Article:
In 2009, the Postal Service sold the historic Old Main Post Office in Chicago to British real estate developer Bill Davies for $24 million. A couple of years later, the Postal Service also sold Davies the postal annex to the east of the MPO for $14 million. After scuttling plans to develop the property with twin towers, Davies put it up for sale late last year. In December 2014, Chicago-based Sterling Bay offered to buy the building for $150 million, but Davies rejected the offer.
Last week, news came out that another company, Gulf Resources Development & Investment, based in the United Arab Emirates, was negotiating to buy the Old MPO, and again the price was $150 million. A few days later, Davies killed this deal too and said he'd be developing the property himself.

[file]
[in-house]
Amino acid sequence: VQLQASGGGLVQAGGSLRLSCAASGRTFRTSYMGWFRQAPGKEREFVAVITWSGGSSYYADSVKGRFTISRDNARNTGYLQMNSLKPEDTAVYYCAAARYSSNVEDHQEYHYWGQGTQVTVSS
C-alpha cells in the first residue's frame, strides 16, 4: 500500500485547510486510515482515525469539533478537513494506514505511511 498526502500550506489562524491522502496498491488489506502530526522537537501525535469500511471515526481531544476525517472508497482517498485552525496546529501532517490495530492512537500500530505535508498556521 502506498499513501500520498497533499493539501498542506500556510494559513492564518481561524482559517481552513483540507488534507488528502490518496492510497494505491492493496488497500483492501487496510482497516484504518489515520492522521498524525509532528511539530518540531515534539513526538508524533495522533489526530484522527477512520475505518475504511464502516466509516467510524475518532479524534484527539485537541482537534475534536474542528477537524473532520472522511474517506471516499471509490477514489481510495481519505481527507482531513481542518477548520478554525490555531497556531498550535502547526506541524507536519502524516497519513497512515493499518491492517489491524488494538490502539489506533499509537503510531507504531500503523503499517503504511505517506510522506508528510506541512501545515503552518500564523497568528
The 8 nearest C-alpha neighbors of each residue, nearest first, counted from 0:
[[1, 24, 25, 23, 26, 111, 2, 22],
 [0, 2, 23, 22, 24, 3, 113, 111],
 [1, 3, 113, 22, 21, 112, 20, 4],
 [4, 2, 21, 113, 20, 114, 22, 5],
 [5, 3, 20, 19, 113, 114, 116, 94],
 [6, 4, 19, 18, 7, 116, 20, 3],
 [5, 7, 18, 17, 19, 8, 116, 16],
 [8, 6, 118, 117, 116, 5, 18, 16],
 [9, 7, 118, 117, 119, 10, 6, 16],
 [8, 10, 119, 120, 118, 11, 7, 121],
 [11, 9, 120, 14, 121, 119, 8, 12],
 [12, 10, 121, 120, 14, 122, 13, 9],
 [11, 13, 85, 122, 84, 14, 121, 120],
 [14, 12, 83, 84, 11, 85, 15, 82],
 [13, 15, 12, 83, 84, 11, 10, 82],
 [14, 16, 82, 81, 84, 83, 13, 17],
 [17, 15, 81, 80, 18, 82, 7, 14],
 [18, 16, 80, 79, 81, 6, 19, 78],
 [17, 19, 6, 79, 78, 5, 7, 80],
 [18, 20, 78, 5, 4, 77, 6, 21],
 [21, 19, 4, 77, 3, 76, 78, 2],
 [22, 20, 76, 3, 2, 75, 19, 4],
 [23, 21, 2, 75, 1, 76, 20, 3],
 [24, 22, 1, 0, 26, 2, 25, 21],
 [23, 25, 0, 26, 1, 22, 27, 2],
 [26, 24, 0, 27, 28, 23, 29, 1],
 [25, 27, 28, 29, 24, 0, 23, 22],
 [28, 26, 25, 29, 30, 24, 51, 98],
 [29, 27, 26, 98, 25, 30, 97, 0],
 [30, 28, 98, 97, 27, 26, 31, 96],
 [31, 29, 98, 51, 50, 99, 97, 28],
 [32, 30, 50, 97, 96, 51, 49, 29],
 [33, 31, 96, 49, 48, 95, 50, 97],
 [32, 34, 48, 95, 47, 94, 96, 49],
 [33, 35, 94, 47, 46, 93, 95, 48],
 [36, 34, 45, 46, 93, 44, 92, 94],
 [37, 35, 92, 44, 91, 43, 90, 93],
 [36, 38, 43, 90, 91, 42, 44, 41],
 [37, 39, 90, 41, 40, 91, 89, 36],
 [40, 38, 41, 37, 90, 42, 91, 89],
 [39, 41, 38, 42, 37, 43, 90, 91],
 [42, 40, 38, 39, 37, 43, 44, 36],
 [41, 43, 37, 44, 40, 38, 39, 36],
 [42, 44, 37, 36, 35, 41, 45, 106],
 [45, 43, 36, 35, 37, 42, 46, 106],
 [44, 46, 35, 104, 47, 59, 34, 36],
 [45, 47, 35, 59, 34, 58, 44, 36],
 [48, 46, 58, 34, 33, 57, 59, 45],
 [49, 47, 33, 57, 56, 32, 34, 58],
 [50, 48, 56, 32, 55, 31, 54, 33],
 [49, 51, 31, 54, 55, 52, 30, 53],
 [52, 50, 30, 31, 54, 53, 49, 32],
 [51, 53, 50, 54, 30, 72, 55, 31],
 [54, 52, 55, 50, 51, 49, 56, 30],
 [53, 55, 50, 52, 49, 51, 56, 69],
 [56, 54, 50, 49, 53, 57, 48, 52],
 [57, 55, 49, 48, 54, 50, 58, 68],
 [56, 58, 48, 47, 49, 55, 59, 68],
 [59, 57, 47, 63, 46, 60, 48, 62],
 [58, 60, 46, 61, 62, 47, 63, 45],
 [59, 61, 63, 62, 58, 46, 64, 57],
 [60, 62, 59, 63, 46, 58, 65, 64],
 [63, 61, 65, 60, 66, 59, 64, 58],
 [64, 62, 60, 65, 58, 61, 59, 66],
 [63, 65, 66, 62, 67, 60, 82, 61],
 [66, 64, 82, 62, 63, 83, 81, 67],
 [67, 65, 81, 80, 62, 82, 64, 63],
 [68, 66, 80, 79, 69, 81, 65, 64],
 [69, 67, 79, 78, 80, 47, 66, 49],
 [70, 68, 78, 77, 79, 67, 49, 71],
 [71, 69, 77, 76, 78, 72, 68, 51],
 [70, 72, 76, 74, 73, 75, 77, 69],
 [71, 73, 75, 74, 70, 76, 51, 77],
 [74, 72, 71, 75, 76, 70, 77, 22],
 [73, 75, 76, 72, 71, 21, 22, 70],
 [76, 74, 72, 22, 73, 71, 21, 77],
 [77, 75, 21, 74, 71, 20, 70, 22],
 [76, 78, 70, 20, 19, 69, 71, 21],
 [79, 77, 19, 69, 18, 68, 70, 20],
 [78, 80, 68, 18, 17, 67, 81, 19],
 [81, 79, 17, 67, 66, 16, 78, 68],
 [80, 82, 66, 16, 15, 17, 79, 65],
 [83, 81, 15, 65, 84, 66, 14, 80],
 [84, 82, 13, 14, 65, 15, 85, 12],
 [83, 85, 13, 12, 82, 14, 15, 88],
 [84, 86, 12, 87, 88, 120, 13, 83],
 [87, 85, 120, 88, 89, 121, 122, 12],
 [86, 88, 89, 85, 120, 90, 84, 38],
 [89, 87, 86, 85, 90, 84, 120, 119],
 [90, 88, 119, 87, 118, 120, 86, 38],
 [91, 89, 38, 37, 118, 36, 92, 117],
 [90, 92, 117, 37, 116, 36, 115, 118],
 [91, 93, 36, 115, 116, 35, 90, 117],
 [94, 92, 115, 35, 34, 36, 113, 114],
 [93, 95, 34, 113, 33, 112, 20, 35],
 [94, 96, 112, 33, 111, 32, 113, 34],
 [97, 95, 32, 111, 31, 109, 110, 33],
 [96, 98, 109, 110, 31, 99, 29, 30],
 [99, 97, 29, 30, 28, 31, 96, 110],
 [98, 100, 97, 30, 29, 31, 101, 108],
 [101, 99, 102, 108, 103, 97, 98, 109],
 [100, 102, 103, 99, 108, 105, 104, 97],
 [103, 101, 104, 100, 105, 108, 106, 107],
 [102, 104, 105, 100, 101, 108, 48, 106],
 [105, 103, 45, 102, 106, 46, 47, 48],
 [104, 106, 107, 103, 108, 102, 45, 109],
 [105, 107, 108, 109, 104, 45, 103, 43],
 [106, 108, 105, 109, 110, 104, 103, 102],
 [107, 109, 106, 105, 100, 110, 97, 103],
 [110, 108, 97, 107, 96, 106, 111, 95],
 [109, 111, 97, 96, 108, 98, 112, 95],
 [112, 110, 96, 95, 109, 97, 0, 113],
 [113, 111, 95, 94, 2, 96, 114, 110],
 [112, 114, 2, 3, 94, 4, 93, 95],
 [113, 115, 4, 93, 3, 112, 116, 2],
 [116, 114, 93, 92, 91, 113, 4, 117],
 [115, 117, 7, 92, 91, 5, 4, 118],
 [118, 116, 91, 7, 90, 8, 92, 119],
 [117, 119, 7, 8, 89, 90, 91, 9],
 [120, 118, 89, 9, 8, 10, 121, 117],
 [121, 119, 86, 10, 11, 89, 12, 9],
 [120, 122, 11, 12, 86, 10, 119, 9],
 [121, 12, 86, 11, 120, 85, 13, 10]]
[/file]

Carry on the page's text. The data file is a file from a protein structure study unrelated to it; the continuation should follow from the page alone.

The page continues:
The 2.7 million square foot building was constructed in 1921, and it's on the National Register of Historic Places. In 1966, postal work at the MPO came to a virtual halt when 10 million pieces of mail clogged the system for a week. In 1996, the building was vacated and replaced by a new facility across the street.
In 2006 the General Accounting Office reported that it cost $2 million a year to maintain the retired building, so the Postal Service had good reason to sell it, whatever the price. But at this point in time, it may be worth asking, How could the Postal Service have sold the building for $24 million, and then it turns out to be worth $150 million? Seems like Mr. Davies got himself quite a deal.